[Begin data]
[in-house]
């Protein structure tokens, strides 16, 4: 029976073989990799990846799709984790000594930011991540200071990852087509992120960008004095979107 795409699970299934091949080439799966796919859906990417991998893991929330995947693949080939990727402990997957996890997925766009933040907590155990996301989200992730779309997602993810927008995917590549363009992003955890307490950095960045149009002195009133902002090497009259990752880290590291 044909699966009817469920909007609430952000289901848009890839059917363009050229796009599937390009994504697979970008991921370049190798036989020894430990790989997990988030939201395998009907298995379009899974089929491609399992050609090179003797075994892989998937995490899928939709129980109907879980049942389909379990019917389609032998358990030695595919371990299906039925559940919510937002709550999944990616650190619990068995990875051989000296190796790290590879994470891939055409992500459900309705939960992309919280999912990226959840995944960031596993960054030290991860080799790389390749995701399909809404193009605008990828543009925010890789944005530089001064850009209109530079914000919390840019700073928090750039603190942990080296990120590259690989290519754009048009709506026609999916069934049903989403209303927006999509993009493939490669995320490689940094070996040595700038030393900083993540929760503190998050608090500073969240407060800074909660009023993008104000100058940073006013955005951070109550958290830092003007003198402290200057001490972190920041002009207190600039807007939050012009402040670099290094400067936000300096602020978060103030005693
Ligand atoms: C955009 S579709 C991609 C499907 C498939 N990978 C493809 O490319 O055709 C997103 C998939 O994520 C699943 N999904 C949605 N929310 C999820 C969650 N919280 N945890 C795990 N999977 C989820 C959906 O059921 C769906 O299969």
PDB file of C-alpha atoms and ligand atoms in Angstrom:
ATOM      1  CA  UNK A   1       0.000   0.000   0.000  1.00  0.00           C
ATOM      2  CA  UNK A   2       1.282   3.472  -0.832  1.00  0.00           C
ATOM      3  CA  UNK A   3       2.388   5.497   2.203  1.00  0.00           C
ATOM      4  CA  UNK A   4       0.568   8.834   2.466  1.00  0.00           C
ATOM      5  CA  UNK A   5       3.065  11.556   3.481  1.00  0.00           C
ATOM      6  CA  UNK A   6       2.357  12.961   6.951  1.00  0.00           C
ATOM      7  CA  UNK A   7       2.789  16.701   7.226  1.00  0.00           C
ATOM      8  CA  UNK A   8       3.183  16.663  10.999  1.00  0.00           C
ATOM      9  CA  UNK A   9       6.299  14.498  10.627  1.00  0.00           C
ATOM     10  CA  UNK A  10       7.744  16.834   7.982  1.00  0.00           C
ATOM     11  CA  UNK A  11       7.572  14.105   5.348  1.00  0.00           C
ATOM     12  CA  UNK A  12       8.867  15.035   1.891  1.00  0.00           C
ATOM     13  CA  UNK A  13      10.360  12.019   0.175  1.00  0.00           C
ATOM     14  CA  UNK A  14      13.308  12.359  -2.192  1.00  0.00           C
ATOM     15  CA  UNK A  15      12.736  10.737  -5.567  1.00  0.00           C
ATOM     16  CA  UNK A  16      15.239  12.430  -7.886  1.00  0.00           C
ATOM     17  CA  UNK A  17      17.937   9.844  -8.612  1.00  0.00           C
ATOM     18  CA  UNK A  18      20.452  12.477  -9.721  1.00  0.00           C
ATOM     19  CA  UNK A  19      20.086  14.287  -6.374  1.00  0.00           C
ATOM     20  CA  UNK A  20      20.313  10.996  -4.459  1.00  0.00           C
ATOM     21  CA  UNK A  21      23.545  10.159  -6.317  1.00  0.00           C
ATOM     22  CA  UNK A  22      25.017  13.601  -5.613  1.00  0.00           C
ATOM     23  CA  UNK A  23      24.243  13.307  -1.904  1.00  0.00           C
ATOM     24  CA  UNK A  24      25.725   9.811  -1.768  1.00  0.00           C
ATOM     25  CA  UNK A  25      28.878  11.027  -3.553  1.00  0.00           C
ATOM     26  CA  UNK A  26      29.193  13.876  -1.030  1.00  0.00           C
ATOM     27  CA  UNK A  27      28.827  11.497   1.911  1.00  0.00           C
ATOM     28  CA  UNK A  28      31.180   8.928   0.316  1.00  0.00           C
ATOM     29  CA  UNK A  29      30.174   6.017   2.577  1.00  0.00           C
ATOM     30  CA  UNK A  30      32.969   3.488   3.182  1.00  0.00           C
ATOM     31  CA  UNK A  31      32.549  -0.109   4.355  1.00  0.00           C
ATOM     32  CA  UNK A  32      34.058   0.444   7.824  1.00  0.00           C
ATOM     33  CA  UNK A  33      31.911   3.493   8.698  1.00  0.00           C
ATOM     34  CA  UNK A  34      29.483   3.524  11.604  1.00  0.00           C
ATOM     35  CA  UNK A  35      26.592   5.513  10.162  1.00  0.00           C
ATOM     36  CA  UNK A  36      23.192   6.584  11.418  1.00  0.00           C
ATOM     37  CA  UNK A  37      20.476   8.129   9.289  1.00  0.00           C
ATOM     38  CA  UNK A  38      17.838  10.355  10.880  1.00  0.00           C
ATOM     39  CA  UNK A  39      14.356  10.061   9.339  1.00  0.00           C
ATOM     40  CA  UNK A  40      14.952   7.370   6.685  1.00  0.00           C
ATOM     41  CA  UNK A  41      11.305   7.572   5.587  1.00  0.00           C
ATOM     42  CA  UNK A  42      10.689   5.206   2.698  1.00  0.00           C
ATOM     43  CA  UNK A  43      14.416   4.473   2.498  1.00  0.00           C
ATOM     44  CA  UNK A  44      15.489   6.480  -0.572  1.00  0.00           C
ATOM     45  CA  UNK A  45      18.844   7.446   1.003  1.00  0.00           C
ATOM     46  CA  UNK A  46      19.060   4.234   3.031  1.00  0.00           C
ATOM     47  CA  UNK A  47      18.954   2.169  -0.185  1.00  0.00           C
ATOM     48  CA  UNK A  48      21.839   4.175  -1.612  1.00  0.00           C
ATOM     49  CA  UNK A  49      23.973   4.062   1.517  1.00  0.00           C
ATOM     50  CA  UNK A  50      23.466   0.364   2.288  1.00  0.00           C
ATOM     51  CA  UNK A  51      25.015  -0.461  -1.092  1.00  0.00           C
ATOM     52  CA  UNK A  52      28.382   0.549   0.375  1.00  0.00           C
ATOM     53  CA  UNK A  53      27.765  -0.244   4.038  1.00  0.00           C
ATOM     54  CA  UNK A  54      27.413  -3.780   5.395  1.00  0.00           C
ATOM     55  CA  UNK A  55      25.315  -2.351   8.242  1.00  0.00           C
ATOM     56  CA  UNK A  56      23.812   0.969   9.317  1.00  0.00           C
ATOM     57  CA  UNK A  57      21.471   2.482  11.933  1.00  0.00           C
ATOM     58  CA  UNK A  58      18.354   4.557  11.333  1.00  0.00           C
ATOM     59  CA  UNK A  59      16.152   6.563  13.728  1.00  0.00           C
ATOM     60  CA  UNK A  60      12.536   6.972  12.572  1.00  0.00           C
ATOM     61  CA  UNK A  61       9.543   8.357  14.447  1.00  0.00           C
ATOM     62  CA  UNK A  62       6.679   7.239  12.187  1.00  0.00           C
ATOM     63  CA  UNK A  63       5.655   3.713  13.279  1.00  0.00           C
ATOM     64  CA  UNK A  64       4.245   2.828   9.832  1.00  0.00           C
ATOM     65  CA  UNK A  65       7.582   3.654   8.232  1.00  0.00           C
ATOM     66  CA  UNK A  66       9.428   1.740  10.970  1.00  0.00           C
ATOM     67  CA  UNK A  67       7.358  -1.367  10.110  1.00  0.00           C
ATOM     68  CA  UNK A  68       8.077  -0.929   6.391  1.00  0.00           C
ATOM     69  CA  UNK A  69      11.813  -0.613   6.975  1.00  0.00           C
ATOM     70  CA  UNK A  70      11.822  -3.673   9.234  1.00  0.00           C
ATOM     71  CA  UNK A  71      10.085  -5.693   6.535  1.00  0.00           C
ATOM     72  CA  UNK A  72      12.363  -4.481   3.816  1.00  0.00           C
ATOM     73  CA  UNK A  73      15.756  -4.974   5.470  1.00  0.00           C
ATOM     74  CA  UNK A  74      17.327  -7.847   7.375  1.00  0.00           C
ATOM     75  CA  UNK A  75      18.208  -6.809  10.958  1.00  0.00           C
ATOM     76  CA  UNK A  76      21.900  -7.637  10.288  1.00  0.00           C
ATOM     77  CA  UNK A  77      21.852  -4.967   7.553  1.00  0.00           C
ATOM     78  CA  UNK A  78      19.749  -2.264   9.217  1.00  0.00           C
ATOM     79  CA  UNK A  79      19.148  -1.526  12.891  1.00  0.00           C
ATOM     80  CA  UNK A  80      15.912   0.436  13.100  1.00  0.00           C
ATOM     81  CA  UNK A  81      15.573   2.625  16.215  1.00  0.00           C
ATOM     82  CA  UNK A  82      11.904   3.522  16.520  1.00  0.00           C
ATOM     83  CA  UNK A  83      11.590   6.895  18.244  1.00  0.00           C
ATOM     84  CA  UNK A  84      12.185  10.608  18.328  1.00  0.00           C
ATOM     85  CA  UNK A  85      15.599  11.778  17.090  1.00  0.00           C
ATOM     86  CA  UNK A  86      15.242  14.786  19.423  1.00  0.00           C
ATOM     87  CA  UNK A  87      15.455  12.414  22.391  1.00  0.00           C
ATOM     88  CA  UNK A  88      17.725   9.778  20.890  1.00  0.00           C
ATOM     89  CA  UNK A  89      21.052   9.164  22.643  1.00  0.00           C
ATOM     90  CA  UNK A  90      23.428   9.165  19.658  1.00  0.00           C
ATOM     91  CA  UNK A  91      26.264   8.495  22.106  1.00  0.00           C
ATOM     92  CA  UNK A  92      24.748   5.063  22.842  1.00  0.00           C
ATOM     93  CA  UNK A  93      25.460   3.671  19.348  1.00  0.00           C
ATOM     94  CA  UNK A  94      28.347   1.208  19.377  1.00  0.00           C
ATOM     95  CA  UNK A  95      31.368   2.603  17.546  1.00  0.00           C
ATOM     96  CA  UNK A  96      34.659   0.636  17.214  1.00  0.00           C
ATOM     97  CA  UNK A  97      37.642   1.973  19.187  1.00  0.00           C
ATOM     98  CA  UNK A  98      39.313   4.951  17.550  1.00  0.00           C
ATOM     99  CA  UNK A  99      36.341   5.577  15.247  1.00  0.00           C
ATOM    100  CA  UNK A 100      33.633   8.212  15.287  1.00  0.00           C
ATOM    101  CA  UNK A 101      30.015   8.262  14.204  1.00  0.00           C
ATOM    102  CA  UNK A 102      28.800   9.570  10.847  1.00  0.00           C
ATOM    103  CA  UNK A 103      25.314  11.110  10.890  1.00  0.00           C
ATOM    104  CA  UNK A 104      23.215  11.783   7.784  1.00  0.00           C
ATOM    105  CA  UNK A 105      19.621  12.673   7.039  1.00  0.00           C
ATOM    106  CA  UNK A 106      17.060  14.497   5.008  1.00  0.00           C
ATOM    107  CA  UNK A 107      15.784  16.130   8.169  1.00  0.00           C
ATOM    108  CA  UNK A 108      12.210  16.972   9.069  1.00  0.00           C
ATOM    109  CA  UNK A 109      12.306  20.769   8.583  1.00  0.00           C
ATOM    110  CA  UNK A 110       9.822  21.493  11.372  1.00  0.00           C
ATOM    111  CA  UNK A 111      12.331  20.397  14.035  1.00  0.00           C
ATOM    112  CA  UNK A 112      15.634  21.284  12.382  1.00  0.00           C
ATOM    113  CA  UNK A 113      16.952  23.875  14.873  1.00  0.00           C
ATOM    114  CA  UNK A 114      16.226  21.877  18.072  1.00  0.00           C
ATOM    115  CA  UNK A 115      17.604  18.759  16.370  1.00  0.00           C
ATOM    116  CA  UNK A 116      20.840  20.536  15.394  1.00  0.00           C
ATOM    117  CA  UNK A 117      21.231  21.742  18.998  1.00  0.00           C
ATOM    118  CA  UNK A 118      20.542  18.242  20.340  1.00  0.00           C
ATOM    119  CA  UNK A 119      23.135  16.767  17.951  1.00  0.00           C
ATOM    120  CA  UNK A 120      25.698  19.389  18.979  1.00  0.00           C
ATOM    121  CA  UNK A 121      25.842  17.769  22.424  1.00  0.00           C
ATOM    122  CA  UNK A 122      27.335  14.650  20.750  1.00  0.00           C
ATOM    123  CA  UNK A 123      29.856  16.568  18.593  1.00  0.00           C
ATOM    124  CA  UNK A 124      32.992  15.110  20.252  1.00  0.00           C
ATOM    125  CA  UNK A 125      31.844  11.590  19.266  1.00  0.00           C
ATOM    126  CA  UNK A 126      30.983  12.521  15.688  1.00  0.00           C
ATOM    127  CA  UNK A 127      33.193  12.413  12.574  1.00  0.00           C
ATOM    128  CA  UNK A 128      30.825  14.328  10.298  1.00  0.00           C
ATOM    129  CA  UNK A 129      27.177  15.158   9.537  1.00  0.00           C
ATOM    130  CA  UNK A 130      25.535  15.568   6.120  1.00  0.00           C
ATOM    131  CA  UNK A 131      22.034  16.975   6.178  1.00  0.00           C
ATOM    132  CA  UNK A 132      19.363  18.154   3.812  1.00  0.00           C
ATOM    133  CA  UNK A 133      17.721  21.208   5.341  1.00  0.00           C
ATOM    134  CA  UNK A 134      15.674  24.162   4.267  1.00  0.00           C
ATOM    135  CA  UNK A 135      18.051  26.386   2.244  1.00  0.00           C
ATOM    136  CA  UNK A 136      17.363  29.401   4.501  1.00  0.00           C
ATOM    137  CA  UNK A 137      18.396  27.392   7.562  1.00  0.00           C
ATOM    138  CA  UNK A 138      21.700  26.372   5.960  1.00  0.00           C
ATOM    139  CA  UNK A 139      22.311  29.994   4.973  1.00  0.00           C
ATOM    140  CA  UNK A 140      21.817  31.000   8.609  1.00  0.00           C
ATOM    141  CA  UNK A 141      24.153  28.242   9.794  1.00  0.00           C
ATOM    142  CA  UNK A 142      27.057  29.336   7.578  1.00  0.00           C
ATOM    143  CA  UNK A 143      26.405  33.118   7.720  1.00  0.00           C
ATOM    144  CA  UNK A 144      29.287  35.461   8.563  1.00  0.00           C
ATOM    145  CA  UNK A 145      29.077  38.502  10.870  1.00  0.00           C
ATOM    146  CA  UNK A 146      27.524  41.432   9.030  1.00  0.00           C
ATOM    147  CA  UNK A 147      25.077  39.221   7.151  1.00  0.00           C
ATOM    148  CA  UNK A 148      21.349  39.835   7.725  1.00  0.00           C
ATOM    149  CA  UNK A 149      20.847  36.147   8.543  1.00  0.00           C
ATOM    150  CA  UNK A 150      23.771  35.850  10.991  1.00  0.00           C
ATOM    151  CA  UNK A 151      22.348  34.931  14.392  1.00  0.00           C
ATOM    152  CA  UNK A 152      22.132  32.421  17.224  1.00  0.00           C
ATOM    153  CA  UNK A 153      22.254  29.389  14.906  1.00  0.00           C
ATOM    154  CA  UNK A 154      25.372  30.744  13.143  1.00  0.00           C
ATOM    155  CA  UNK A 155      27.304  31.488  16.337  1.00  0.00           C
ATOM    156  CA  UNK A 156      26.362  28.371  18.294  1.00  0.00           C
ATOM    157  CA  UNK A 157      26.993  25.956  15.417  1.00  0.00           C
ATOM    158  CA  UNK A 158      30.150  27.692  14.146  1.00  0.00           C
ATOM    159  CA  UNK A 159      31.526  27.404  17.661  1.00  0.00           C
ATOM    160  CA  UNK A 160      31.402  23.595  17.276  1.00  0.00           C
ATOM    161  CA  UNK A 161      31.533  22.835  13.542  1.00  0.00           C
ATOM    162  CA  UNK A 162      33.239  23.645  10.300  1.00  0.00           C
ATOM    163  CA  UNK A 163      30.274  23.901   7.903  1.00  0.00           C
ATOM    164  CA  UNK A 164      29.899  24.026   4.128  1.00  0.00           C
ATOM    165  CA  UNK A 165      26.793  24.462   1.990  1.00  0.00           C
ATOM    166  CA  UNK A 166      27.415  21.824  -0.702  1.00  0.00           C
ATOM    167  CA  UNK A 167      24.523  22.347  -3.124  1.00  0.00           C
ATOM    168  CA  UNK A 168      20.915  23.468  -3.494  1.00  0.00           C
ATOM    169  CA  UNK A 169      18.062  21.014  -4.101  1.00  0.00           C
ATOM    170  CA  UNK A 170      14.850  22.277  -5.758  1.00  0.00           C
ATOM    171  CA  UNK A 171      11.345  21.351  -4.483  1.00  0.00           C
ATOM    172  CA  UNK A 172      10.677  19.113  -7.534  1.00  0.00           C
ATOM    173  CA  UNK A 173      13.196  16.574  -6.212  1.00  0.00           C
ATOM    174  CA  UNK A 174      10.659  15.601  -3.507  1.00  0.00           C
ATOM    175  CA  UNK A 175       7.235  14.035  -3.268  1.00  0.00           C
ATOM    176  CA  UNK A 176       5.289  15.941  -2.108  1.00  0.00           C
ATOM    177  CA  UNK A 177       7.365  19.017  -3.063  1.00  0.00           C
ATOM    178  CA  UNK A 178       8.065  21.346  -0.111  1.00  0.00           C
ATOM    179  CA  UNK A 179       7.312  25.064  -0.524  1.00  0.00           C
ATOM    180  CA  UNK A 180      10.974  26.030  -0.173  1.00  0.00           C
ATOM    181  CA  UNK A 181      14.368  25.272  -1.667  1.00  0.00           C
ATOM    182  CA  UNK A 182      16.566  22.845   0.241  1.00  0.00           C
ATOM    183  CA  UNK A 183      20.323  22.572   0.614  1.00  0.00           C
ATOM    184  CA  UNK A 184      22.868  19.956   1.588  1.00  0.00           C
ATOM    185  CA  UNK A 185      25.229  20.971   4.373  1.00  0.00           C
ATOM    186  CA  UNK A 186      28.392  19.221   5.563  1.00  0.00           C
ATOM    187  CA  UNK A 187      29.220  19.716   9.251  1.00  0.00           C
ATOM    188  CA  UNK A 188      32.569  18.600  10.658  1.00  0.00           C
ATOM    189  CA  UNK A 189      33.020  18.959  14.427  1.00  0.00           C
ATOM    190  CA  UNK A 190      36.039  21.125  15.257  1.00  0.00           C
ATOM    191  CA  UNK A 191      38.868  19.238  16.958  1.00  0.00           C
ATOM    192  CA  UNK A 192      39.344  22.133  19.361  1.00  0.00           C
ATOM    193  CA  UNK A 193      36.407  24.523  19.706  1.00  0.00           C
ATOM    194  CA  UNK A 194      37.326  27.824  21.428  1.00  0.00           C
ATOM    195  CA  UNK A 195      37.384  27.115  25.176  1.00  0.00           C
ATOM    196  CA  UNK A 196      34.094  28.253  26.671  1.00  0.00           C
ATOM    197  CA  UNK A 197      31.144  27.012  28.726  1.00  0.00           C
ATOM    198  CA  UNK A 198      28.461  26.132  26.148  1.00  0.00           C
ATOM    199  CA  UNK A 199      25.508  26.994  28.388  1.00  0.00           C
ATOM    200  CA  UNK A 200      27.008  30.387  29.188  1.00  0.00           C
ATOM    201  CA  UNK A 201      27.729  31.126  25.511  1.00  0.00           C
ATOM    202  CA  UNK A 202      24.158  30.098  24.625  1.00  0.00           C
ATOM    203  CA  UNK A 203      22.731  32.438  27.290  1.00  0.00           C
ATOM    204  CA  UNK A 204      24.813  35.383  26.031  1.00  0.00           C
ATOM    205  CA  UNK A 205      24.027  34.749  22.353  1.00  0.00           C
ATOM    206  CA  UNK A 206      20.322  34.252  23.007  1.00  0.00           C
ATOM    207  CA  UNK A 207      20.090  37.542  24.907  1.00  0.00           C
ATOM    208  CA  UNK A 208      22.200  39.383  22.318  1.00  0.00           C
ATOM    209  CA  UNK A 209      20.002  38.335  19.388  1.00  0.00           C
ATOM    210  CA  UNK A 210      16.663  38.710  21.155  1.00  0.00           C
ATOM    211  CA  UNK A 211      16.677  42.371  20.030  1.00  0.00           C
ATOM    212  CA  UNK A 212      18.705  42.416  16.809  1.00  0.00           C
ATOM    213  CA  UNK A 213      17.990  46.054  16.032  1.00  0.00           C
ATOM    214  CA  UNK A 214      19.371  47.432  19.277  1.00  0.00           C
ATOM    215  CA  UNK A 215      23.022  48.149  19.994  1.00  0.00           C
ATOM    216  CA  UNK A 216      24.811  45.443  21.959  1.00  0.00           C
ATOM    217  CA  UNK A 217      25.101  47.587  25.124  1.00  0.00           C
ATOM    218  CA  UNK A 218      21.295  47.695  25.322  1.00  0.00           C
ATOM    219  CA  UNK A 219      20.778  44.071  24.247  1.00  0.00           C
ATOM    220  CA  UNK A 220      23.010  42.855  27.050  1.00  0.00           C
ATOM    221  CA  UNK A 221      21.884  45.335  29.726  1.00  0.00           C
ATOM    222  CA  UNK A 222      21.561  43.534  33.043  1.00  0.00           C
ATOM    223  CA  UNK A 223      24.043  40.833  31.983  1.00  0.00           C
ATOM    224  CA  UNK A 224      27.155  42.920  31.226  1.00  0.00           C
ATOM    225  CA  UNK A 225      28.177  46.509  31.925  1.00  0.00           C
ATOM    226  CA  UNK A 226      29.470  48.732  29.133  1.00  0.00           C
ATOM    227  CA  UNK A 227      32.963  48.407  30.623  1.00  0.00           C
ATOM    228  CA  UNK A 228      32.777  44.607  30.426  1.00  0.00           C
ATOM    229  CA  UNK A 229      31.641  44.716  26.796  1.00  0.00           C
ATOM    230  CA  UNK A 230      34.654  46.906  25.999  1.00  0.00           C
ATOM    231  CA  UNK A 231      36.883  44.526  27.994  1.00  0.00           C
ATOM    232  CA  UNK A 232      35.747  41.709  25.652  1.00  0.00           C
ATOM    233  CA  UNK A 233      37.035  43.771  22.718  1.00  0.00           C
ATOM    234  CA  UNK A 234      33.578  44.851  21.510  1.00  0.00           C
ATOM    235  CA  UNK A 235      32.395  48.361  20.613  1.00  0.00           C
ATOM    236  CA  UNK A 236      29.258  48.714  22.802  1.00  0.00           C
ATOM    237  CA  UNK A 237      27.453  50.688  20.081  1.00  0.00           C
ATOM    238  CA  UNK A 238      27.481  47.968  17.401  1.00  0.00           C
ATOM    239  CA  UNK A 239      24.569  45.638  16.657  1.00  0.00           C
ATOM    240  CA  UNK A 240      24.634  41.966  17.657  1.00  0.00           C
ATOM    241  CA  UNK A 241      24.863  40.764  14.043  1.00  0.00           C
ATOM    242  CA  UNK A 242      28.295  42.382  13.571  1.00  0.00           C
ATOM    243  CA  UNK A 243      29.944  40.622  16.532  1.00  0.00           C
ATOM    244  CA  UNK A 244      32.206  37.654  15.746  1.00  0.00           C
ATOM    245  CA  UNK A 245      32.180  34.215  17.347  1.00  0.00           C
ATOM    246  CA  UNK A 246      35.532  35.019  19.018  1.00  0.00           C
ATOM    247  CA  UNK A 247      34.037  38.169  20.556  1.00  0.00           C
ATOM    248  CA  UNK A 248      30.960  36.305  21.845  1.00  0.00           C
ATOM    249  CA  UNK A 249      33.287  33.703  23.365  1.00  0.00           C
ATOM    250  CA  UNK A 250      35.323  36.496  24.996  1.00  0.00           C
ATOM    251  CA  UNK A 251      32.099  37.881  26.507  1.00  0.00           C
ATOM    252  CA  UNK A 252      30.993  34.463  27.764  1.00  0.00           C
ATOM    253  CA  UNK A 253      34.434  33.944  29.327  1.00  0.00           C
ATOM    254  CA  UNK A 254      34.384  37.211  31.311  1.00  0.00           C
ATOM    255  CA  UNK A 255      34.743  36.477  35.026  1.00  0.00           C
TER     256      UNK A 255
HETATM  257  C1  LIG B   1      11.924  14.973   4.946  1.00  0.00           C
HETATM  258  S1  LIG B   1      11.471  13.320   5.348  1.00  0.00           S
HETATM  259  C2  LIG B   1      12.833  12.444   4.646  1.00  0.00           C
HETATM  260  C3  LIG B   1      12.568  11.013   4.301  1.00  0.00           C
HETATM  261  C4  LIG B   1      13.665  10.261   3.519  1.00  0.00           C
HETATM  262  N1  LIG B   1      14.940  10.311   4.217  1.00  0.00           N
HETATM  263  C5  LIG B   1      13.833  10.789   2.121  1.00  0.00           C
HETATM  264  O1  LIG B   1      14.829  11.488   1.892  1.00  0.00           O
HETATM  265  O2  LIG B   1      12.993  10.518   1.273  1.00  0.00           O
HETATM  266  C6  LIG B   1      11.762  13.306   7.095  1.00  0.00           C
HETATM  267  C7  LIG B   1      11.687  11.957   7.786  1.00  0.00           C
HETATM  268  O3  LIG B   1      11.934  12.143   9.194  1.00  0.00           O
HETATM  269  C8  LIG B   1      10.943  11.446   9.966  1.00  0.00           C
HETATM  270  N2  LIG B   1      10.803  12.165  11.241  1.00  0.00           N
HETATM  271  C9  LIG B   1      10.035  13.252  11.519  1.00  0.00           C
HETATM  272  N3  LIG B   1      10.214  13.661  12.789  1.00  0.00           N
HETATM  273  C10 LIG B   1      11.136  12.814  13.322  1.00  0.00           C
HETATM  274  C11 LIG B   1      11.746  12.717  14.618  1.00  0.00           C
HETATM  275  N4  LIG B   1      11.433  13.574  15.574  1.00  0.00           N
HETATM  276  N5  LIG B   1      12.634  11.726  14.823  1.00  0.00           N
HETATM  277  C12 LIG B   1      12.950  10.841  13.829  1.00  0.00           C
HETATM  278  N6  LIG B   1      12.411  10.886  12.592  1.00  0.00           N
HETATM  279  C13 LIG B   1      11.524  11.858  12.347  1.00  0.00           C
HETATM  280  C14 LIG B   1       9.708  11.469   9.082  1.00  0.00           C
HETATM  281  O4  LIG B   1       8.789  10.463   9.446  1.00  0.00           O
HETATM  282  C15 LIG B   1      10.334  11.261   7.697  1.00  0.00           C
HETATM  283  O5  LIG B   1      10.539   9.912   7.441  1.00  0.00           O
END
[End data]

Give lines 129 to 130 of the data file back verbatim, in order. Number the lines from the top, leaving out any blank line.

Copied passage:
ATOM    125  CA  UNK A 125      31.844  11.590  19.266  1.00  0.00           C
ATOM    126  CA  UNK A 126      30.983  12.521  15.688  1.00  0.00           C